Saskia pointed out that in chapter 9, Brigham Young had re-framed gendered duty: “building the Kingdom of God required men who were willing to leave their wives for missions and settlements, and women who were willing to be left behind and make do as best they could.” Chapter 10 follows the divergent experiences suffered by the households of three families separated by mens’ mission calls from three to seven years long.
It opens in August 1852. Joseph Smith’s 1843 revelation on plural marriage (now Doctrine and Covenants Section 132) was read and preached on publicly for the first time, and one hundred Mormon men were called on foreign missions. Eighty-four men departed for Britain or its colonies, seven to continental Europe, and nine to the Sandwich Islands (Hawaii). While today the majority of Mormon missionaries are young and single, these were “mature men” whose absence for three to seven years fractured households, interrupted marriages, and removed fathers from their children’s lives. The chapter follows three diarists as they traveled to their assignments and began the daunting task of converting people to a faith that had just openly jettisoned monogamy as a pillar of Christianity and civilization. Starting in 1852, Mormonism entered an era of open acknowledgement and defense of plural marriage and expanded its practice, opening its people to mounting opposition on religious, moral, political and legal grounds.
Shinji Takagi, The Trek East: Mormonism Meets Japan, 1901-1968 (Salt Lake City, UT: Greg Kofford Books, 2016)
Most Mormon history books fill the gaps within an overarching narrative that has already been told. Under rare and exciting circumstances, a few books take the chance to establish a broad narrative that provides a framework for future studies to debate, confirm, and clarify. The latter, in my opinion, is the case with The Trek East, winner of the Mormon History Association’s “Best Book on International Mormon History” award. Shinji Takagi, Professor Emeritus of Economics at Osaka University, presents an ambitious work that focuses on a “macro” and “analytical” approach to Mormonism’s historical presence in Japan from 1901 to 1968.
In the previous chapter, we followed Mormon pioneers on the trail west. In Chapter Nine, Ulrich uses the theme of women using their pens as weapons, often aimed at their spouses, other times employed as a kind of self-defense. For example, Augusta Cobb longed to be independent, but found herself needing to defer to both her husband and his plural wives and failing at both. Ulrich weaves together Augusta’s personal circumstances with a larger reflection on the tensions caused by plural marriage in Utah and beyond. Not one to bow down and suffer in silence, her writings to her husband, Brigham Young, reflect either her inability or unwillingness to play by the rules that got things done in Zion–not only did she not submit silently to her husband, but as Ulrich writes, by refusing to participate in the sister-wife system, she took herself out of the political and economic flow, leaving her with few resources and an increasing frustration over the paradoxes and hardships of female independence and existence in Zion.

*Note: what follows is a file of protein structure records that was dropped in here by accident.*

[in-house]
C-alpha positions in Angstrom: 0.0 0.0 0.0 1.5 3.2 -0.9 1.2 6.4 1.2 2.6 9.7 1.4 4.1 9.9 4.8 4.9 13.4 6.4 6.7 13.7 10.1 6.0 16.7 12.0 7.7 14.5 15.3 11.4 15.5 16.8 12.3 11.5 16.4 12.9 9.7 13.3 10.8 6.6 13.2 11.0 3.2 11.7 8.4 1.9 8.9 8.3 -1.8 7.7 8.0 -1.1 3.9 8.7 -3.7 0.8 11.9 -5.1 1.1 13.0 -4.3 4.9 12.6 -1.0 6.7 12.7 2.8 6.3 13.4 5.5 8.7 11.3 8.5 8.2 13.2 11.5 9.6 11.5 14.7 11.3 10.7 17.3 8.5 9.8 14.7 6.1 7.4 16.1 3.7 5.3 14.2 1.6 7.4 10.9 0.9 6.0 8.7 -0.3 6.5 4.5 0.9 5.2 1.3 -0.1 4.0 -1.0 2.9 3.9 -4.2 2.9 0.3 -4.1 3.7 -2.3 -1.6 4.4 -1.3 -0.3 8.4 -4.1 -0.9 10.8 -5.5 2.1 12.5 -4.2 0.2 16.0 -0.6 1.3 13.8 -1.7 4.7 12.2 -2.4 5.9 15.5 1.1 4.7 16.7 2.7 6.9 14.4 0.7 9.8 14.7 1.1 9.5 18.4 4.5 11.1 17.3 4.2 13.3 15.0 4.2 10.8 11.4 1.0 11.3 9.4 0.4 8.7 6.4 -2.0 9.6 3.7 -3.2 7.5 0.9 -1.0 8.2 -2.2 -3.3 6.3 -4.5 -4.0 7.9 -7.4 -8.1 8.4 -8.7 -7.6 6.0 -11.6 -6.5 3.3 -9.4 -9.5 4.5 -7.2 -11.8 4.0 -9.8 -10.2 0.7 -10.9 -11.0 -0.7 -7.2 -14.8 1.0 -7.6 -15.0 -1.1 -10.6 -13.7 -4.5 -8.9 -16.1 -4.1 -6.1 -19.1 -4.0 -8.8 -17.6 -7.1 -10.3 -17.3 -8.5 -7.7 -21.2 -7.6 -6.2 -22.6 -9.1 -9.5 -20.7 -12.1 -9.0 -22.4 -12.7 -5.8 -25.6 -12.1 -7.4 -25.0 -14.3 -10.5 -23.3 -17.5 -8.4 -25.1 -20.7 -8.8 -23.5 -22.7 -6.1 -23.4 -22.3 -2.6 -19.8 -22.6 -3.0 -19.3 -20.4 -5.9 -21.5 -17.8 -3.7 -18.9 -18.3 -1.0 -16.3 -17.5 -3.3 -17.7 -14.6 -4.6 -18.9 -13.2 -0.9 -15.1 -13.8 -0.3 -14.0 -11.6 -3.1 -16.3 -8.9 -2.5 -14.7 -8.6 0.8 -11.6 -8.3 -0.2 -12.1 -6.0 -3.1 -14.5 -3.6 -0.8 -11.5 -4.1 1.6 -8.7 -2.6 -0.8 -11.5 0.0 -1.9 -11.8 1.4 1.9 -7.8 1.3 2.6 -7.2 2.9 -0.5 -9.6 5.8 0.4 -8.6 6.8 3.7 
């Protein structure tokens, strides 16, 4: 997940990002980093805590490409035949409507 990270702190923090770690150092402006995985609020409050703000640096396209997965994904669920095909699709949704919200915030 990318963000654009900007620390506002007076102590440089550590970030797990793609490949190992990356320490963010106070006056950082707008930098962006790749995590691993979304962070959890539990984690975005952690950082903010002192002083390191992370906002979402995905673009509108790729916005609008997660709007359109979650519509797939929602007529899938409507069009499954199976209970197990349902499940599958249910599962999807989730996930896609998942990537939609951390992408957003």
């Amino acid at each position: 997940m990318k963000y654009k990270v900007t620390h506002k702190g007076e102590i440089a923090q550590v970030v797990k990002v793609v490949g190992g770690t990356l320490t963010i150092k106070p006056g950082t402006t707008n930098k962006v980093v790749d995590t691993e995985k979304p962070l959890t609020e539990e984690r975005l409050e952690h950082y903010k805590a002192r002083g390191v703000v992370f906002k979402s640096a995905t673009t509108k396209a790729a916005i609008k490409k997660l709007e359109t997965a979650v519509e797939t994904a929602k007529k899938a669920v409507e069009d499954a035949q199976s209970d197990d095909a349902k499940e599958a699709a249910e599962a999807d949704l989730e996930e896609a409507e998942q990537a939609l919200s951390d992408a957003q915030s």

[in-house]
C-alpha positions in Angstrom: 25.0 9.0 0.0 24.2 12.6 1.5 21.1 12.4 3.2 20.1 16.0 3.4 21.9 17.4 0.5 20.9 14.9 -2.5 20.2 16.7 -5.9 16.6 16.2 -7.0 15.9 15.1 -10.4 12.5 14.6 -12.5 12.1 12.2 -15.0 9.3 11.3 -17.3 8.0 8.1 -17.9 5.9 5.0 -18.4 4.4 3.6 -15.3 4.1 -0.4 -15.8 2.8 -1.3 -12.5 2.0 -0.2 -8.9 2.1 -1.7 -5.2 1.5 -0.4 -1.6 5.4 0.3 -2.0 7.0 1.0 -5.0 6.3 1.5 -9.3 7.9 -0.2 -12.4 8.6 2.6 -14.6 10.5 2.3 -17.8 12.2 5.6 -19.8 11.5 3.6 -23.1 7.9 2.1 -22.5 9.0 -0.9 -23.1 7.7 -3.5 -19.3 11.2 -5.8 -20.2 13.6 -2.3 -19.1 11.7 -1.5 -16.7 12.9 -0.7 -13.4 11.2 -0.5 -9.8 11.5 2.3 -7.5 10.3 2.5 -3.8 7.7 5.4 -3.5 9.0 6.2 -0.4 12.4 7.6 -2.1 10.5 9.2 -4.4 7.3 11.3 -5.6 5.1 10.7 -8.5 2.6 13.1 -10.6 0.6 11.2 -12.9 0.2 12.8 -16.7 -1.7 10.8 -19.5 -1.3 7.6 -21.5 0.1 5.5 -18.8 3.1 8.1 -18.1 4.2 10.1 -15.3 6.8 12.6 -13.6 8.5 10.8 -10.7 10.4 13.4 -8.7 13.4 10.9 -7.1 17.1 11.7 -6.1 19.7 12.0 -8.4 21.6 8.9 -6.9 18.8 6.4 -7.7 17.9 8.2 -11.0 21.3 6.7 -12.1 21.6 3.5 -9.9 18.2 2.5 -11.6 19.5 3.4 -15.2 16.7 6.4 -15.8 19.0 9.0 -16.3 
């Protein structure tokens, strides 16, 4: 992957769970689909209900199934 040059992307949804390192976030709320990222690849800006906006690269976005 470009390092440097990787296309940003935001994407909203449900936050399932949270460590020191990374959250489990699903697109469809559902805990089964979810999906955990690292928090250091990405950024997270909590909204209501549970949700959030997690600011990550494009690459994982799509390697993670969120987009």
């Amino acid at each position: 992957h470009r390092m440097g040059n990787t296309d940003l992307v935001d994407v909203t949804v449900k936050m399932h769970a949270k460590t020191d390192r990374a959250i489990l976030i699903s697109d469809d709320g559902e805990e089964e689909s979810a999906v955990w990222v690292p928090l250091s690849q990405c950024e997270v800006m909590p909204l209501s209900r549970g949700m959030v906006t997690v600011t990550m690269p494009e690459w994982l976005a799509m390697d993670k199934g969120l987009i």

Brent M. Rogers is the author of Unpopular Sovereignty: The Mormons and the Federal Management of Early Utah Territory (Lincoln: University of Nebraska Press, 2017). He holds a Ph.D in American History from the University of Nebraska-Lincoln. He is currently an associate managing historian for The Joseph Smith Papers and he has co-edited four volumes in the series. Brent agreed to participate in our semi-regular series, Scholarly Inquiry, by answering the following questions.
What led you to write Unpopular Sovereignty: Mormons and the Federal Management of Early Utah Territory?
This was a fun question to think about. The seed was planted as I read a couple of influential books in undergraduate courses and early in my graduate career that had me thinking about Mormons and Utah in the antebellum era (Sarah Gordon’s The Mormon Question and Will Bagley’s Blood of the Prophets). But, the book project, if I were to pinpoint its true beginning, emerged out of a research seminar I took on war and expansion in nineteenth-century America. Because there seemed to be a lack of western facing history in the course, I decided to examine the role of the western territories in antebellum political discourse. As I dug into the newspaper and congressional sources, substantive discussion about Utah emerged more prominent than I originally anticipated, so I keyed in on that discussion. Secondary sources hadn’t considered the territory west of Kansas as important, but the primary sources said otherwise. After I wrote and presented that research paper, and after subsequent conversations I convinced my dissertation committee that it was worthwhile to pursue a dissertation that placed Utah squarely in the narrative of antebellum political discourse within the context of sovereignty, territory, and power. In the few years following the completion of that dissertation I revised and enhanced that work to produce Unpopular Sovereignty.
It was purely serendipitous that my scheduled review of Chapter 8 happened to land on July 24, and very appropriately so. This is Pioneer Day, in the style of Laurel Thatcher Ulrich, who treats the years of Mormon overland migration from 1847 to 1850 much in the same way that she approaches other common Mormon narratives. She takes a story that is relatively well-known to Mormon history audiences, at least on a surface level, and reconstructs it with the details, nuance, context and sharpness that deepens and enlivens those events. And she does it in a way that reminds you that you’ve never heard the story that way before, while also leaving with you with the feeling that you must have always heard it that way. And central to her telling are the experiences of Mormon women, told from the perspective of her reliable female diarists, Patty Sessions, Eliza R. Snow, Leonora Taylor, and Caroline Barnes Crosby, along with her roster of helpful and colorful male diarists, Wilford Woodruff, Hosea Stout, and Perregrine Sessions, among others.